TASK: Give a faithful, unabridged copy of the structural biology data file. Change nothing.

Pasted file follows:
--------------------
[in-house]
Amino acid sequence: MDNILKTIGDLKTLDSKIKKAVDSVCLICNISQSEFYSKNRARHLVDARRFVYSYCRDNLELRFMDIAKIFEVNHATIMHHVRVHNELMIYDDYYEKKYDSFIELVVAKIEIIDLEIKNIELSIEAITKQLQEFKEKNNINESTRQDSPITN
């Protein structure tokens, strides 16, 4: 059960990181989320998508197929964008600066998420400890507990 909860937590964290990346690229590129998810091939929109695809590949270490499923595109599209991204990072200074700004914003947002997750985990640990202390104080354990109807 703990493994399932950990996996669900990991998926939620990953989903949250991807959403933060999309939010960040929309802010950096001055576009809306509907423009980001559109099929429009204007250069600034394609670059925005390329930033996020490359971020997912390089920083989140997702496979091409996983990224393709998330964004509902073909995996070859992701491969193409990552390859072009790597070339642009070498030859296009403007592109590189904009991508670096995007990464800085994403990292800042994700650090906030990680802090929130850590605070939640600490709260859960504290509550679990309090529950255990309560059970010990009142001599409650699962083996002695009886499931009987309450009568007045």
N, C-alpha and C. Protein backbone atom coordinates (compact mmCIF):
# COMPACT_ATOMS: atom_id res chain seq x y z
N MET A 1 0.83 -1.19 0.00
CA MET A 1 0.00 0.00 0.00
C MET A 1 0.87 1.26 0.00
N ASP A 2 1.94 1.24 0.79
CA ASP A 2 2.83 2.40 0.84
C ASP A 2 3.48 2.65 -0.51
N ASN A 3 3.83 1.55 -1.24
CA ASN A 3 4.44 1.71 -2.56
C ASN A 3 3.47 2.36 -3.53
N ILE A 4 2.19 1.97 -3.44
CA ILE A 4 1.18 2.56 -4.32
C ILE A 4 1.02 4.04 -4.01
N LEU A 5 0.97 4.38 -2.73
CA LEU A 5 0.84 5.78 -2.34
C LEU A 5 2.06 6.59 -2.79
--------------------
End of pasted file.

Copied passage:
[in-house]
Amino acid sequence: MDNILKTIGDLKTLDSKIKKAVDSVCLICNISQSEFYSKNRARHLVDARRFVYSYCRDNLELRFMDIAKIFEVNHATIMHHVRVHNELMIYDDYYEKKYDSFIELVVAKIEIIDLEIKNIELSIEAITKQLQEFKEKNNINESTRQDSPITN
């Protein structure tokens, strides 16, 4: 059960990181989320998508197929964008600066998420400890507990 909860937590964290990346690229590129998810091939929109695809590949270490499923595109599209991204990072200074700004914003947002997750985990640990202390104080354990109807 703990493994399932950990996996669900990991998926939620990953989903949250991807959403933060999309939010960040929309802010950096001055576009809306509907423009980001559109099929429009204007250069600034394609670059925005390329930033996020490359971020997912390089920083989140997702496979091409996983990224393709998330964004509902073909995996070859992701491969193409990552390859072009790597070339642009070498030859296009403007592109590189904009991508670096995007990464800085994403990292800042994700650090906030990680802090929130850590605070939640600490709260859960504290509550679990309090529950255990309560059970010990009142001599409650699962083996002695009886499931009987309450009568007045």
N, C-alpha and C. Protein backbone atom coordinates (compact mmCIF):
# COMPACT_ATOMS: atom_id res chain seq x y z
N MET A 1 0.83 -1.19 0.00
CA MET A 1 0.00 0.00 0.00
C MET A 1 0.87 1.26 0.00
N ASP A 2 1.94 1.24 0.79
CA ASP A 2 2.83 2.40 0.84
C ASP A 2 3.48 2.65 -0.51
N ASN A 3 3.83 1.55 -1.24
CA ASN A 3 4.44 1.71 -2.56
C ASN A 3 3.47 2.36 -3.53
N ILE A 4 2.19 1.97 -3.44
CA ILE A 4 1.18 2.56 -4.32
C ILE A 4 1.02 4.04 -4.01
N LEU A 5 0.97 4.38 -2.73
CA LEU A 5 0.84 5.78 -2.34
C LEU A 5 2.06 6.59 -2.79